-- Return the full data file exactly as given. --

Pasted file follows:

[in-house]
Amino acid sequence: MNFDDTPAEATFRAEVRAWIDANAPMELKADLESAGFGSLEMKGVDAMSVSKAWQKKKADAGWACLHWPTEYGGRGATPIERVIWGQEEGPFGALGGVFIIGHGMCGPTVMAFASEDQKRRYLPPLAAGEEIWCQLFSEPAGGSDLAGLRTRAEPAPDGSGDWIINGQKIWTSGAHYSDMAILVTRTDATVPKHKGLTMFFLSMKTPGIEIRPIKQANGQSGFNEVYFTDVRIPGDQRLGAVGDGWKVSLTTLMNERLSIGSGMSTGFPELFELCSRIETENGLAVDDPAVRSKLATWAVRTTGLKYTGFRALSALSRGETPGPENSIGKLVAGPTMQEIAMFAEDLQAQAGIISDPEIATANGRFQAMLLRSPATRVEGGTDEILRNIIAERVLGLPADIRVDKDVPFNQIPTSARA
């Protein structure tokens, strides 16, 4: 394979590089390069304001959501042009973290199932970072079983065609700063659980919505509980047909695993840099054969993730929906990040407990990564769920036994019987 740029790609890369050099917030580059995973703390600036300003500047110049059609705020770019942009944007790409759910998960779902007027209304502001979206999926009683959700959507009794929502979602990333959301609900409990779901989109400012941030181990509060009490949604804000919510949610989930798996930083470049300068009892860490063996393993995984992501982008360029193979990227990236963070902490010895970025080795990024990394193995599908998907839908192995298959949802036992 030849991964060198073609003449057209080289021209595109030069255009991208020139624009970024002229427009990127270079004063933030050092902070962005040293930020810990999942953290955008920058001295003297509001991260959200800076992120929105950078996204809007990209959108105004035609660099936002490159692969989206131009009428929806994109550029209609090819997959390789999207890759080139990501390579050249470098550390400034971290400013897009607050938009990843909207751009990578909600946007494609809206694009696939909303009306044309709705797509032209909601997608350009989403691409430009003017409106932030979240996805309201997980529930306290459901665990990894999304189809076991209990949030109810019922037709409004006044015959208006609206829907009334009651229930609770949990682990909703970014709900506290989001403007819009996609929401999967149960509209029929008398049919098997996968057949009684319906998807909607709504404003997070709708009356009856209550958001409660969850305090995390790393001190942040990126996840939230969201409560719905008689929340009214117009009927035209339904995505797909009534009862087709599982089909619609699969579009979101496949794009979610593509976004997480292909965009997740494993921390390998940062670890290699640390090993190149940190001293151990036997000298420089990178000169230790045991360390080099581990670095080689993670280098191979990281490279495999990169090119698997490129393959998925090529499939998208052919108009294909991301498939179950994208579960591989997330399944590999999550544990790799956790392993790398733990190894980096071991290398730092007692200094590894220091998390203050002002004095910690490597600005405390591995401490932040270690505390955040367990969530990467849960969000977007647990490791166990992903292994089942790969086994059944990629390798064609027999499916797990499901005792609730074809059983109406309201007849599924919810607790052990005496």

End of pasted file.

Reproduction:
[in-house]
Amino acid sequence: MNFDDTPAEATFRAEVRAWIDANAPMELKADLESAGFGSLEMKGVDAMSVSKAWQKKKADAGWACLHWPTEYGGRGATPIERVIWGQEEGPFGALGGVFIIGHGMCGPTVMAFASEDQKRRYLPPLAAGEEIWCQLFSEPAGGSDLAGLRTRAEPAPDGSGDWIINGQKIWTSGAHYSDMAILVTRTDATVPKHKGLTMFFLSMKTPGIEIRPIKQANGQSGFNEVYFTDVRIPGDQRLGAVGDGWKVSLTTLMNERLSIGSGMSTGFPELFELCSRIETENGLAVDDPAVRSKLATWAVRTTGLKYTGFRALSALSRGETPGPENSIGKLVAGPTMQEIAMFAEDLQAQAGIISDPEIATANGRFQAMLLRSPATRVEGGTDEILRNIIAERVLGLPADIRVDKDVPFNQIPTSARA
């Protein structure tokens, strides 16, 4: 394979590089390069304001959501042009973290199932970072079983065609700063659980919505509980047909695993840099054969993730929906990040407990990564769920036994019987 740029790609890369050099917030580059995973703390600036300003500047110049059609705020770019942009944007790409759910998960779902007027209304502001979206999926009683959700959507009794929502979602990333959301609900409990779901989109400012941030181990509060009490949604804000919510949610989930798996930083470049300068009892860490063996393993995984992501982008360029193979990227990236963070902490010895970025080795990024990394193995599908998907839908192995298959949802036992 030849991964060198073609003449057209080289021209595109030069255009991208020139624009970024002229427009990127270079004063933030050092902070962005040293930020810990999942953290955008920058001295003297509001991260959200800076992120929105950078996204809007990209959108105004035609660099936002490159692969989206131009009428929806994109550029209609090819997959390789999207890759080139990501390579050249470098550390400034971290400013897009607050938009990843909207751009990578909600946007494609809206694009696939909303009306044309709705797509032209909601997608350009989403691409430009003017409106932030979240996805309201997980529930306290459901665990990894999304189809076991209990949030109810019922037709409004006044015959208006609206829907009334009651229930609770949990682990909703970014709900506290989001403007819009996609929401999967149960509209029929008398049919098997996968057949009684319906998807909607709504404003997070709708009356009856209550958001409660969850305090995390790393001190942040990126996840939230969201409560719905008689929340009214117009009927035209339904995505797909009534009862087709599982089909619609699969579009979101496949794009979610593509976004997480292909965009997740494993921390390998940062670890290699640390090993190149940190001293151990036997000298420089990178000169230790045991360390080099581990670095080689993670280098191979990281490279495999990169090119698997490129393959998925090529499939998208052919108009294909991301498939179950994208579960591989997330399944590999999550544990790799956790392993790398733990190894980096071991290398730092007692200094590894220091998390203050002002004095910690490597600005405390591995401490932040270690505390955040367990969530990467849960969000977007647990490791166990992903292994089942790969086994059944990629390798064609027999499916797990499901005792609730074809059983109406309201007849599924919810607790052990005496």